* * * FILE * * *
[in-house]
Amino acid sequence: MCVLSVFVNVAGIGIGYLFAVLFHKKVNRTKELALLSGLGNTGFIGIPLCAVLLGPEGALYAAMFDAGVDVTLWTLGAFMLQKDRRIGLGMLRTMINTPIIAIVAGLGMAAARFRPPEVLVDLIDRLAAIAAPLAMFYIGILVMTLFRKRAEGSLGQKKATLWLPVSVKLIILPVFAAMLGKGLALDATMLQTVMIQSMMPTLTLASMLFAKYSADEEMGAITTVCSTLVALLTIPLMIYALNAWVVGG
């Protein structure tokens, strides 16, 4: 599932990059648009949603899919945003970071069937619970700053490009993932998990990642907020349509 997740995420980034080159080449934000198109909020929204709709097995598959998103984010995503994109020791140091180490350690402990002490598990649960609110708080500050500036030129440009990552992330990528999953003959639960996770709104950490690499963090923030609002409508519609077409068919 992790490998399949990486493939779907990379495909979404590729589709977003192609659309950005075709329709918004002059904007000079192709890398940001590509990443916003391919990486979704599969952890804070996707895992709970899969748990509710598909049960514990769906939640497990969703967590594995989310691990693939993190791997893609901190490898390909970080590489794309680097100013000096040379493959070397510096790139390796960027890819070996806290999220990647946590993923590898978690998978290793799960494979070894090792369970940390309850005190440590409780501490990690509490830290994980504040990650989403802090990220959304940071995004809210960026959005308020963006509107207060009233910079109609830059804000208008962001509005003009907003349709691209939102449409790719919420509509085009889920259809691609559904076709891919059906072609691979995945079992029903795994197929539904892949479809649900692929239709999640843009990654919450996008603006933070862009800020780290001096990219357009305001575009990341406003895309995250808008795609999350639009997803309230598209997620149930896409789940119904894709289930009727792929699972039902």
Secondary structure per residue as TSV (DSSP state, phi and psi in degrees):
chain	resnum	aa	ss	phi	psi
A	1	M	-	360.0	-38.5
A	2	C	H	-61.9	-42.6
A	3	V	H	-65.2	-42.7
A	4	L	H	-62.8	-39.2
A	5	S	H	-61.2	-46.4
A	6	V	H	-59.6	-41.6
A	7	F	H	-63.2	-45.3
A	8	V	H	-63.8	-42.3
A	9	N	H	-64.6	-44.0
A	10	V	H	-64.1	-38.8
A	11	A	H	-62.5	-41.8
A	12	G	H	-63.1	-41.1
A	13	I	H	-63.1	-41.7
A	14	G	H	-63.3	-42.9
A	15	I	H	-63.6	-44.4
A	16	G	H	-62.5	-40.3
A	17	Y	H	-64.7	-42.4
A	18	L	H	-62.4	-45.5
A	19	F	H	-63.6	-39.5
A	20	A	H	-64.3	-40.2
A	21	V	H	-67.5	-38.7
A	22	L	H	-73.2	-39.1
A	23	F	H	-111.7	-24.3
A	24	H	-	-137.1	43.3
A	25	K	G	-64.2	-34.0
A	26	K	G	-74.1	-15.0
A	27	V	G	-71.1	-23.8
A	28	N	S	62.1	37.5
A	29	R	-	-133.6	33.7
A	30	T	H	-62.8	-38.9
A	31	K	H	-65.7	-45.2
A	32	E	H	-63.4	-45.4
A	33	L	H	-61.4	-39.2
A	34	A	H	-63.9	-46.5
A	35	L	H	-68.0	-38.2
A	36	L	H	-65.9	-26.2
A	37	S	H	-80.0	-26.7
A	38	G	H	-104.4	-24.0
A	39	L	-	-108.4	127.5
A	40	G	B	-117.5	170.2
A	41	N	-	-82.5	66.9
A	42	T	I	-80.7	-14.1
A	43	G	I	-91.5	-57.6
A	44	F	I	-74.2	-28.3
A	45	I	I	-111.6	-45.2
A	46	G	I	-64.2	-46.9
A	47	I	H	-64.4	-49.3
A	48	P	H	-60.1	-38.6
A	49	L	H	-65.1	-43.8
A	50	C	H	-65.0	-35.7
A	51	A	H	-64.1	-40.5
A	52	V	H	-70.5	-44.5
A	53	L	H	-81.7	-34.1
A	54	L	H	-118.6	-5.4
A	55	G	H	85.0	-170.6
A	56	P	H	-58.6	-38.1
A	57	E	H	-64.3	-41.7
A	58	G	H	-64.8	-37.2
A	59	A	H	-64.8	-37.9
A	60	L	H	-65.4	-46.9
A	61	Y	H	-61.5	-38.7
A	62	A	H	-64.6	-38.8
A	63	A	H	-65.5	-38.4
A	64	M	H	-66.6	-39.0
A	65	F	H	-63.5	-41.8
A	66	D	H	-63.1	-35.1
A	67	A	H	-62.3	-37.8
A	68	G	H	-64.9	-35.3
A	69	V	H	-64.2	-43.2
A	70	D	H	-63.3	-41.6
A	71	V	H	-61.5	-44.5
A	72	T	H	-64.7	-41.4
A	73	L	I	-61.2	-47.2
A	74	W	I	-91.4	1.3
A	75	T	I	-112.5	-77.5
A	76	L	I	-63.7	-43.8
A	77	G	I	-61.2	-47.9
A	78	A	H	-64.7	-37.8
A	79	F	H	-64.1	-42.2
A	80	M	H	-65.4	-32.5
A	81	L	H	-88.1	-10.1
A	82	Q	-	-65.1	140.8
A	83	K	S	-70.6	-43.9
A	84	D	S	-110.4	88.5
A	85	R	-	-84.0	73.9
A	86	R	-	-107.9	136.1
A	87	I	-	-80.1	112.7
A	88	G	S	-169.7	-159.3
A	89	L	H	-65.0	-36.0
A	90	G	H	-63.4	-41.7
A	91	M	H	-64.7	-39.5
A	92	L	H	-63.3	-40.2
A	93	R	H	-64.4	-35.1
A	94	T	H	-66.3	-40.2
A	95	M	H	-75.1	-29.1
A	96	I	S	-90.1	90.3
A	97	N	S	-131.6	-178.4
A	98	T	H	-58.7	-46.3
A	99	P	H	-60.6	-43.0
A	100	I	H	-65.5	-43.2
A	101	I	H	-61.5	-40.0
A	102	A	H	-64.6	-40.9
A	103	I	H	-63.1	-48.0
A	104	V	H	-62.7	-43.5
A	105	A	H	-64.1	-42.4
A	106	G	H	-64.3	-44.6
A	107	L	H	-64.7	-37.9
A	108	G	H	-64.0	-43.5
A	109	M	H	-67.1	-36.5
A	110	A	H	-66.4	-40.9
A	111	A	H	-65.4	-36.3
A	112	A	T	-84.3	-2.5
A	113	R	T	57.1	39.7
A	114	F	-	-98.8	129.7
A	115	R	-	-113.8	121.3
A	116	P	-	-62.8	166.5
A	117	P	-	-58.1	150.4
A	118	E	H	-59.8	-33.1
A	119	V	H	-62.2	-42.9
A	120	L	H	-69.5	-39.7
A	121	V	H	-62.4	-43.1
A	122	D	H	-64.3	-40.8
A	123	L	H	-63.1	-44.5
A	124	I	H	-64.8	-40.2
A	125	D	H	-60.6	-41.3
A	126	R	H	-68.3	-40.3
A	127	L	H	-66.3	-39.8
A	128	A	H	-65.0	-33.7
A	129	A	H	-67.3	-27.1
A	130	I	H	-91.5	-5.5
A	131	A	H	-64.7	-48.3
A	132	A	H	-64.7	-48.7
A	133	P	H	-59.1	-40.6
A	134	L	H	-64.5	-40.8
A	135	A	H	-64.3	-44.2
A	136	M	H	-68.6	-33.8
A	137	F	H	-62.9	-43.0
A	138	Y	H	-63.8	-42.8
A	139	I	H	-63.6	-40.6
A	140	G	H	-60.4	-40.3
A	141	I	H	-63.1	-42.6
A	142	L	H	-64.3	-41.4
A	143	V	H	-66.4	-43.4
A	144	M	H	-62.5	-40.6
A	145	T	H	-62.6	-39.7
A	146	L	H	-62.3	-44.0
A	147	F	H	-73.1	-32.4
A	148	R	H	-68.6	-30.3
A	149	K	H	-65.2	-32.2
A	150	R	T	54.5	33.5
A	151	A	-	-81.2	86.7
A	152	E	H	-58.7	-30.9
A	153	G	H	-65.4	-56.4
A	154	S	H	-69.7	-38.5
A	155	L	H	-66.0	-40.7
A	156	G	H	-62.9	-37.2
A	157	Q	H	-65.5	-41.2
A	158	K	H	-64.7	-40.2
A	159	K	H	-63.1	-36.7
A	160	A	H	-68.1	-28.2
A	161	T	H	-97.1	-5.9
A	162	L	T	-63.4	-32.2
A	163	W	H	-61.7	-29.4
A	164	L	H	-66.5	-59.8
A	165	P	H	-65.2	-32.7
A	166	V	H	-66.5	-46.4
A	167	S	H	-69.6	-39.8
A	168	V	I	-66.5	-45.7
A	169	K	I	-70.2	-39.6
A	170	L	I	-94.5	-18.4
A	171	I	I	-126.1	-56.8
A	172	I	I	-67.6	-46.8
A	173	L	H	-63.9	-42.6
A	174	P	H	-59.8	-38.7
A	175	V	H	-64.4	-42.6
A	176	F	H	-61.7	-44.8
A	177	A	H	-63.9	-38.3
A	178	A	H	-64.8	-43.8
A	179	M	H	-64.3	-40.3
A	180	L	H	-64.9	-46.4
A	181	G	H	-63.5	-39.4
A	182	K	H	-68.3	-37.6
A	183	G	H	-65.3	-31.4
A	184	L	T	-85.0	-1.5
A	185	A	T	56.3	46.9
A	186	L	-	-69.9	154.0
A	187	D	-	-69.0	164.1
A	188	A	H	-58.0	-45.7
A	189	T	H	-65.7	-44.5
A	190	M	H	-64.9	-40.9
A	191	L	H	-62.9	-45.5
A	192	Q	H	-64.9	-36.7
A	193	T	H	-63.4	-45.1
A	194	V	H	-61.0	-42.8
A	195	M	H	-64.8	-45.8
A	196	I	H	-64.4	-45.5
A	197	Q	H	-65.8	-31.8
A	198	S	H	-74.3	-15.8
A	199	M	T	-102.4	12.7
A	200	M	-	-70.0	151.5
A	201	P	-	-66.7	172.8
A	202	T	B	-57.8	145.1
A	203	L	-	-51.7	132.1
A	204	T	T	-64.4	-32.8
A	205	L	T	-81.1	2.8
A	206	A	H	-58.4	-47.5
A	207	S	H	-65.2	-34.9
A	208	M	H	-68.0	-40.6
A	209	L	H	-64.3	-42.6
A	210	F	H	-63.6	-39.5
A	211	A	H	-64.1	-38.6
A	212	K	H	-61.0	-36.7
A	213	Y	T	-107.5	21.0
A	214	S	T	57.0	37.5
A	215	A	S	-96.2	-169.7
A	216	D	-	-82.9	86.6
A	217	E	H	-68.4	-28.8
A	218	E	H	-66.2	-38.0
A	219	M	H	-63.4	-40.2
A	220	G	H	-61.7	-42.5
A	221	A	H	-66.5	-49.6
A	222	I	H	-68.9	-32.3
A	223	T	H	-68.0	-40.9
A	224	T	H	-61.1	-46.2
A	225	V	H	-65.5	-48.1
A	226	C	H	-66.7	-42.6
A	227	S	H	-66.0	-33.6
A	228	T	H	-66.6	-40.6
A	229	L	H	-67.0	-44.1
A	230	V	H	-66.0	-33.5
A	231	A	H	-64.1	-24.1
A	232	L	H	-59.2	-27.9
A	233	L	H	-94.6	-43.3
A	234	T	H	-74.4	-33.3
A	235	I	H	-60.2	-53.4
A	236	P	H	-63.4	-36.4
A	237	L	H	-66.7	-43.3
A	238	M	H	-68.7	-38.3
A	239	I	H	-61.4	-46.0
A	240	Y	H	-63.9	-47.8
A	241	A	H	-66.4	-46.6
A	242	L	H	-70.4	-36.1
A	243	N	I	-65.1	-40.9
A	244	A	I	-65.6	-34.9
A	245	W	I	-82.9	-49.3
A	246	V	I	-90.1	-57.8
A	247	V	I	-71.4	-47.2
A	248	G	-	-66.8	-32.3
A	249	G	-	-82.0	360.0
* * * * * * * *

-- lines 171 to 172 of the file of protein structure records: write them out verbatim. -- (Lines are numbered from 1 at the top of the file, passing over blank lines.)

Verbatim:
A	166	V	H	-66.5	-46.4
A	167	S	H	-69.6	-39.8